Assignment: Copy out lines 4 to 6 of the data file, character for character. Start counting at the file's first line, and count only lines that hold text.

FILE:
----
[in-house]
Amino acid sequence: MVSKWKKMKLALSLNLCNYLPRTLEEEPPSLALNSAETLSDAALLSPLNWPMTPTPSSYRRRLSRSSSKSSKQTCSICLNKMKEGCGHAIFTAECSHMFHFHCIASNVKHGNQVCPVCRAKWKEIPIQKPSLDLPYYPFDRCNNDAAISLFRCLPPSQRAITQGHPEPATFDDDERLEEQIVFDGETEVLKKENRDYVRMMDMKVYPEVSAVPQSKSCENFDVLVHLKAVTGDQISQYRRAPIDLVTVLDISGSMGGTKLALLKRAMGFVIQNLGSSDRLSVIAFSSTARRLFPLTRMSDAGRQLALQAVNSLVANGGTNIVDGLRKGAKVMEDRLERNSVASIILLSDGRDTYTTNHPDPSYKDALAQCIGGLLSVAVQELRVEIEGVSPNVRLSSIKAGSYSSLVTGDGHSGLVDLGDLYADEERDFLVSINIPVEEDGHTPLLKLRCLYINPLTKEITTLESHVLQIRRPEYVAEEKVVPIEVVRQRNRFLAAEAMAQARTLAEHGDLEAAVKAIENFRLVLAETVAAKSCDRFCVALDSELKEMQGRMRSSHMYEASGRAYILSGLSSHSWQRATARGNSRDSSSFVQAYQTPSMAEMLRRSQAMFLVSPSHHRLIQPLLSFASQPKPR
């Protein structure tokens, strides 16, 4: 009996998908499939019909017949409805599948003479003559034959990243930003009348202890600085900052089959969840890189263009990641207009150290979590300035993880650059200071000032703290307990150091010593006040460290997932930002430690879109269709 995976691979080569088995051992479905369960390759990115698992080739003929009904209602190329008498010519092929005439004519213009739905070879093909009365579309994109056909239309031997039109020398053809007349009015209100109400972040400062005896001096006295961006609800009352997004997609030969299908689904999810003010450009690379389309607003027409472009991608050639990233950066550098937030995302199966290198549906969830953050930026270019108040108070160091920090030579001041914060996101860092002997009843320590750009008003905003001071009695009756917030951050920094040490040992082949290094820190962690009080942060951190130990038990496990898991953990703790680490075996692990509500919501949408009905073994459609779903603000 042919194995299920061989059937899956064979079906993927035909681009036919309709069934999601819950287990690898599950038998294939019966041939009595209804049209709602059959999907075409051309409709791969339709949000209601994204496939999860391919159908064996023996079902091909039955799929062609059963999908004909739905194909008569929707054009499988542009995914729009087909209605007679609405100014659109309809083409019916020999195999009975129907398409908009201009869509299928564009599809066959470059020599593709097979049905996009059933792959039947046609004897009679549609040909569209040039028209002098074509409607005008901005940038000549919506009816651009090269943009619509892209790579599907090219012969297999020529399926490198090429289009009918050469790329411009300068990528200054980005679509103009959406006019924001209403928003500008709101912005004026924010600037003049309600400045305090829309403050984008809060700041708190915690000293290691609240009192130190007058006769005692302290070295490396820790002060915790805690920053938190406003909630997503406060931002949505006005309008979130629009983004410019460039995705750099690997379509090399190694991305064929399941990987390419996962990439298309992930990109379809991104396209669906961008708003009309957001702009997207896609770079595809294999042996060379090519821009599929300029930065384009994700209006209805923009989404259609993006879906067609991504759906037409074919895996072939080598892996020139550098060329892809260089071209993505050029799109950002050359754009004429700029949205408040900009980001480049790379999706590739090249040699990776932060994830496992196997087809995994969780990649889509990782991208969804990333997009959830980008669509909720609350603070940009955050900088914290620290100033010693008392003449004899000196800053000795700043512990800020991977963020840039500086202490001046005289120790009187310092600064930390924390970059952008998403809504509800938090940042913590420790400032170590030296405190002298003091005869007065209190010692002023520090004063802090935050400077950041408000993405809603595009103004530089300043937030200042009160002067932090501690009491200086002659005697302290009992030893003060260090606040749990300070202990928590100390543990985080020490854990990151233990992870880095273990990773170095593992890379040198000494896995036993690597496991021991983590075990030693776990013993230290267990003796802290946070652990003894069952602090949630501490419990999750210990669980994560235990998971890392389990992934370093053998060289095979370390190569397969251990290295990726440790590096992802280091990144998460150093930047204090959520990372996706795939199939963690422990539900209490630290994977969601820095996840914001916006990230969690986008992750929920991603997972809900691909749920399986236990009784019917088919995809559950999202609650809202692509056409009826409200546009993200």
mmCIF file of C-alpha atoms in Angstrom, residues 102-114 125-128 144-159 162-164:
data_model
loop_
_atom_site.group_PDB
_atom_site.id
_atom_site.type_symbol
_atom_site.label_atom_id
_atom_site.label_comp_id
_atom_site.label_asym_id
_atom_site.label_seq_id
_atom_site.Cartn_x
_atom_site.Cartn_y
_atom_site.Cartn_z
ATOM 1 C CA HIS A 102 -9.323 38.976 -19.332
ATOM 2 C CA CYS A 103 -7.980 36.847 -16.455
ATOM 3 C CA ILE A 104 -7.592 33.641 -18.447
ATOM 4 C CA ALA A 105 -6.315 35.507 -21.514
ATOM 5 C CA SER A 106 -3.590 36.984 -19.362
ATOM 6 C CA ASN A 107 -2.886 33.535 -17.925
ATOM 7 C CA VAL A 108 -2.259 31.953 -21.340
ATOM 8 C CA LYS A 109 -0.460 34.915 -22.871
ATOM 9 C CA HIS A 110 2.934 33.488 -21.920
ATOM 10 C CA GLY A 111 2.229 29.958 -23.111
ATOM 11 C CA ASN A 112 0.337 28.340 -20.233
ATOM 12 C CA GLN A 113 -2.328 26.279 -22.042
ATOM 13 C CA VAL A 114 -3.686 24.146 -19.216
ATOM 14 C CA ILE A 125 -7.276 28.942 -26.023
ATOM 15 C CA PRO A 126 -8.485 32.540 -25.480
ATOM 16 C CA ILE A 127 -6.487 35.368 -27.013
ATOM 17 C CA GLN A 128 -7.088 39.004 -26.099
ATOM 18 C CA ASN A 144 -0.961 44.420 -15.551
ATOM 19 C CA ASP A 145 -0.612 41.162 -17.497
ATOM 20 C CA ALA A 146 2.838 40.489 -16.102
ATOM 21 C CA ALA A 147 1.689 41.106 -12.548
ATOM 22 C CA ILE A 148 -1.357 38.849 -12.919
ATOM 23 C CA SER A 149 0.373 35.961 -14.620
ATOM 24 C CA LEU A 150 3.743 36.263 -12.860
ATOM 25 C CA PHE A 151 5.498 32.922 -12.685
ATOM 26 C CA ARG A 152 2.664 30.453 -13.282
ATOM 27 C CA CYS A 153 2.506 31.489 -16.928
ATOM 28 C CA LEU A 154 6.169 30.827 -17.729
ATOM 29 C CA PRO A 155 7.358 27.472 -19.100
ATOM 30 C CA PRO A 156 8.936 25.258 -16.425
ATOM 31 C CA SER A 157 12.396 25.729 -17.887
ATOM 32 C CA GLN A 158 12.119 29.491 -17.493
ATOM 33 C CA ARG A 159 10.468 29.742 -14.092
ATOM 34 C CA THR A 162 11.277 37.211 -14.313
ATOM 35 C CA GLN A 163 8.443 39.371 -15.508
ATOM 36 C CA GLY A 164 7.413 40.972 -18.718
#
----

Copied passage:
mmCIF file of C-alpha atoms in Angstrom, residues 102-114 125-128 144-159 162-164:
data_model
loop_